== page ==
In the years following the end of the First World War and the Russian Revolution the city of Kharkiv – in Ukraine – became home to a large and vibrant Jewish community; indeed, the Jewish population of Kharkiv swelled to well over 100,000 in the years preceding the start of the Second World War. As the capital of the Ukrainian SSR (from 1919 to 1934) Kharkiv was not only a site of important industry but also a hub for culture, education and political activity. For years Kharkiv was a major center for Zionist political organizing, but with the consolidation of control by the Communist party political life was increasingly controlled. Due to its large Jewish population, Kharkiv was home to a thriving Yiddish culture though it largely emphasized secular socialist values as opposed to religious or Zionist ideologies. This book stamp – from the library of the Kharkhaver Jewish Workers’ Cooperate, touting the importance of self-education – is a record of the intersection of the Jewish community with communist politics in the city. During World War II Kharkiv was the site of many fierce battles as control of the city went back and forth between the Nazis and the Soviets. Though many of Kharkiv’s Jews fled before the advance of the Nazi forces, those who remained were forced into ghettoes and massacred. Stamps such as this one bear testament to the once vibrant Jewish community that was decimated during the Second World War.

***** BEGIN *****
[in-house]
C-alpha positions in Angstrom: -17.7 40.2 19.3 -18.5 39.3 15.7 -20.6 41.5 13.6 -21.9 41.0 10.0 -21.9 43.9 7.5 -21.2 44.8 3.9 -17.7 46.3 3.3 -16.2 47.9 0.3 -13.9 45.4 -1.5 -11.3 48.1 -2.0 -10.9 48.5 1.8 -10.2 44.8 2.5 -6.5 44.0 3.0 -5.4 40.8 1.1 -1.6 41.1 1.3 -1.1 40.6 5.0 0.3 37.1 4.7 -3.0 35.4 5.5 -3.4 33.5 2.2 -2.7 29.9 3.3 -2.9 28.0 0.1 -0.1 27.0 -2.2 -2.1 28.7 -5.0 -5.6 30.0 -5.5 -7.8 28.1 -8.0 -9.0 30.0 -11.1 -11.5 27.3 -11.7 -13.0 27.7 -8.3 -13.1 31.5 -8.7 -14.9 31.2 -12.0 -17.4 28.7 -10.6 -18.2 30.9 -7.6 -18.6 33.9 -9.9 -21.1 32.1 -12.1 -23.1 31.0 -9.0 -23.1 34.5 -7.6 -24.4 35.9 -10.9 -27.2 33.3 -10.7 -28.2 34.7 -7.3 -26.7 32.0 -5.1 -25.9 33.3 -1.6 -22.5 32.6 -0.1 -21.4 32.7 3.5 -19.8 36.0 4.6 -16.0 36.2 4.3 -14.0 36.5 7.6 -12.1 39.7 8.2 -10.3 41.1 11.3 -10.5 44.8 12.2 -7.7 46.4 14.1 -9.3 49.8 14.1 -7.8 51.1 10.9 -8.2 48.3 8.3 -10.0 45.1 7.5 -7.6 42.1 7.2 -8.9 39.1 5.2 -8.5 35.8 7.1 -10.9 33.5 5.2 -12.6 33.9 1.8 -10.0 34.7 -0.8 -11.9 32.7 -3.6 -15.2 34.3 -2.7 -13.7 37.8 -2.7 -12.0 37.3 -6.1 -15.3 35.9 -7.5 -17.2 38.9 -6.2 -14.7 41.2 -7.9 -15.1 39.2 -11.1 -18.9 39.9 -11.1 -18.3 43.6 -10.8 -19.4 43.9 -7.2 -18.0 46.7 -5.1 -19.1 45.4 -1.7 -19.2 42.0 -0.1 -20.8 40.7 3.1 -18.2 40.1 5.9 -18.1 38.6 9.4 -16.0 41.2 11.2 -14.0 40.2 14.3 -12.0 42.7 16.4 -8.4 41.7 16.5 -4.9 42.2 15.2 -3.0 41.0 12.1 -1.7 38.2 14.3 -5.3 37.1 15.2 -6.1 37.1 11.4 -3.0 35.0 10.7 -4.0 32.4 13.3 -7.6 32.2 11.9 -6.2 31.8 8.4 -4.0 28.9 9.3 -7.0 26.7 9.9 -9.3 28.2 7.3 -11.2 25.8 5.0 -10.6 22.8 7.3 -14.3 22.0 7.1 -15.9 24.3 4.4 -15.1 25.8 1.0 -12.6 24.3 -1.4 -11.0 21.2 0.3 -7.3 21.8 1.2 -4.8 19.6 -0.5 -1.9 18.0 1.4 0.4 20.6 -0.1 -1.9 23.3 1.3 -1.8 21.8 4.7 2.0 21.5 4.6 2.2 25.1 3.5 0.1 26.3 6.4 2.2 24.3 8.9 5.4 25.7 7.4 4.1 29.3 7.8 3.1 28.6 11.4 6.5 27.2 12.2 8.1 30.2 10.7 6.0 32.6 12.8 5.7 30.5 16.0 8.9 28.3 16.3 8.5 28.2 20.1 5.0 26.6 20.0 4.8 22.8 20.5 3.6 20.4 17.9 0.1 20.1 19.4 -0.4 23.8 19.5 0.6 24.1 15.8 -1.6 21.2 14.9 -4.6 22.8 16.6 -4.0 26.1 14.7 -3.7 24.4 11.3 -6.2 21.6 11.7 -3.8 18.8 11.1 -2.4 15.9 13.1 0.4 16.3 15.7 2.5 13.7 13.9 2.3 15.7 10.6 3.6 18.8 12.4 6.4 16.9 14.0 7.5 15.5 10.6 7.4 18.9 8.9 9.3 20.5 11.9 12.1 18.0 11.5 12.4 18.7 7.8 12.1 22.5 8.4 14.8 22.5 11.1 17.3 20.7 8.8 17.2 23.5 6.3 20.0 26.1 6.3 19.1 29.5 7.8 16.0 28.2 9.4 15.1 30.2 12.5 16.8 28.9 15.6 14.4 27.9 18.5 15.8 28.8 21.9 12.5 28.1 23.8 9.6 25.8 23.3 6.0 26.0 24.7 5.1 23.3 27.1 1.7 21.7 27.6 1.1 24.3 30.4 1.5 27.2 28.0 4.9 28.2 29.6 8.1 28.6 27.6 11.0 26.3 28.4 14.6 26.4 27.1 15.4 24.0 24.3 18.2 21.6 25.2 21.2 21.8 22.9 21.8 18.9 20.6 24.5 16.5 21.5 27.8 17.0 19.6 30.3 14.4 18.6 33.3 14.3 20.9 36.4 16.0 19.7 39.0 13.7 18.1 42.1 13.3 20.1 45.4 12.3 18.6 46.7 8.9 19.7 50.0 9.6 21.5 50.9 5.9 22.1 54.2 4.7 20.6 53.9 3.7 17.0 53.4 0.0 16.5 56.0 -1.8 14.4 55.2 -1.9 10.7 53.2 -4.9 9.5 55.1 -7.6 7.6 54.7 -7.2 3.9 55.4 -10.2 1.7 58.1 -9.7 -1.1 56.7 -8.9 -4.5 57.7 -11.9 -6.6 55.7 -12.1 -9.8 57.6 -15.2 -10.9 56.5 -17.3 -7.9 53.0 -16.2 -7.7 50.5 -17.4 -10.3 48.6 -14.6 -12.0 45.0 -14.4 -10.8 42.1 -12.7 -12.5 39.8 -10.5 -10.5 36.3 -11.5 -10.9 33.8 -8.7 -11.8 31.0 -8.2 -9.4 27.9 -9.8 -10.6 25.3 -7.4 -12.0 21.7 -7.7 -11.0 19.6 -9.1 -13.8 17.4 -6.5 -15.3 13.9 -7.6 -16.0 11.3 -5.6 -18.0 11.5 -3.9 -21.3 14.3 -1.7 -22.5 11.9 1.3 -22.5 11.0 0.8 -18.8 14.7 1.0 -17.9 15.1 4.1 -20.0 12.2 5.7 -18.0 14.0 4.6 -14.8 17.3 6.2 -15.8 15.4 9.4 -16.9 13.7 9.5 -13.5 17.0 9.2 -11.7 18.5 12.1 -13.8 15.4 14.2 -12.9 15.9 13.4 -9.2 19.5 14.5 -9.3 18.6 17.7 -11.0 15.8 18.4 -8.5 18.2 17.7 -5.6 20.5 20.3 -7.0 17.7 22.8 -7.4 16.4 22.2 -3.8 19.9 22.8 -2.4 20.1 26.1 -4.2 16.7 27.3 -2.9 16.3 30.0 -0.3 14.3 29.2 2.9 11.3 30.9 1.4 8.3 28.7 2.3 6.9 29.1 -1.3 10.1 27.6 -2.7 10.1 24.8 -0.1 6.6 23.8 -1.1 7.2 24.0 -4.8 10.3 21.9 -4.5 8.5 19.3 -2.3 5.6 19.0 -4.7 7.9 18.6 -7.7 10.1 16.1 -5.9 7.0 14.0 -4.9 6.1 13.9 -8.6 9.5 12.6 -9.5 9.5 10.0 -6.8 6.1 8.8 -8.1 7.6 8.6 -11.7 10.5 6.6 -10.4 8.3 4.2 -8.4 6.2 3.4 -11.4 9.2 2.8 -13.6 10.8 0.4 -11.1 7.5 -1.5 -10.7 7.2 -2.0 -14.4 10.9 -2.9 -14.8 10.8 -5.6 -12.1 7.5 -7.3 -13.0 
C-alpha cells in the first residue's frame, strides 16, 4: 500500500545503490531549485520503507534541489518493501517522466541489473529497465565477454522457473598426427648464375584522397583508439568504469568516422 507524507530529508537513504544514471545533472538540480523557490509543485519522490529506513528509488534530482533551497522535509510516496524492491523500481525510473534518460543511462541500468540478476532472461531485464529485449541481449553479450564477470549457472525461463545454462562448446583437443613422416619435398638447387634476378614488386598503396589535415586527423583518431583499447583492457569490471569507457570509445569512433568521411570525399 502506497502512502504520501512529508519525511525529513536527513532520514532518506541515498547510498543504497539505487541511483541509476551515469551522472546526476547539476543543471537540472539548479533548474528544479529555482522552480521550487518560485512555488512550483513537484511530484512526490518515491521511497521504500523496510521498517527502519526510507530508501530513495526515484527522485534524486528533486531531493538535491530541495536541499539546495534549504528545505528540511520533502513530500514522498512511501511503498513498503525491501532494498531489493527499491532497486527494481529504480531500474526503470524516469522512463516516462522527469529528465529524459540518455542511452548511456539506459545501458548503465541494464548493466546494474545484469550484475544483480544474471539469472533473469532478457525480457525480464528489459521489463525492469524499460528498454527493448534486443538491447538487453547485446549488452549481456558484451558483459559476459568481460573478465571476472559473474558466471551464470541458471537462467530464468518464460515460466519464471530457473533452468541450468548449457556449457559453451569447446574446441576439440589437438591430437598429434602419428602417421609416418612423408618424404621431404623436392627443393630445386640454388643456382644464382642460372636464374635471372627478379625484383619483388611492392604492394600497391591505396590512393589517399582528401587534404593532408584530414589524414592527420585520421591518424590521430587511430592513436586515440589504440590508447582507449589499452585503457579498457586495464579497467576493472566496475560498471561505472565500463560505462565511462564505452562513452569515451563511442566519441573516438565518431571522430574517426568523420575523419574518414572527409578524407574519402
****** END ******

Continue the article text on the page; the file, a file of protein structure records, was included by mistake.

This book stamp is from a book looted by the Nazis and sorted by Colonel Seymour Pomrenze, one of “the Monuments Men,” at the Offenbach Archival Depot.
There are two scrapbooks of archival markings from the books sorted at the Offenbach Depot in the Seymour Pomrenze Collection held by the American Jewish Historical Society (Call number P-933) There is a finding aid for the collection here
The digitized scrapbooks are available here
For more information on this project check the Center’s blog: 16thstreet.tumblr.com/tagged/Offenbach-Depot
Dr. Mitch Fraas, Acting Director of the Digital Humanities Forum at the University of Pennsylvania Libraries' Special Collections Center is working on a similar project for the German book stamps based on NARA microfilm of the volumes the American Jewish Historical Society currently holds. See viewshare.org/views/mfraas/offenbach-bookplates/
The Center for Jewish History would like to acknowledge the following: The American Jewish Historical Society, who graciously allowed the use of their archival materials and digital content; Mitch Fraas, Acting Director of the Digital Humanities Forum at the University of Pennsylvania Libraries' Special Collections Center, for his data and technical assistance in this project; David Rosenberg, Senior Manager for Communications, and Melanie Meyers, Senior Reference Services Librarian for Special Collections, for managing and creating the digital map; as well as Reference Services Librarian Zachary Loeb and Reference Services Assistant Ilya Slavutskiy for their work on translating and mapping.
For copyright information, click here
Owner: Center for Jewish History, NYC
Source: Flickr Commons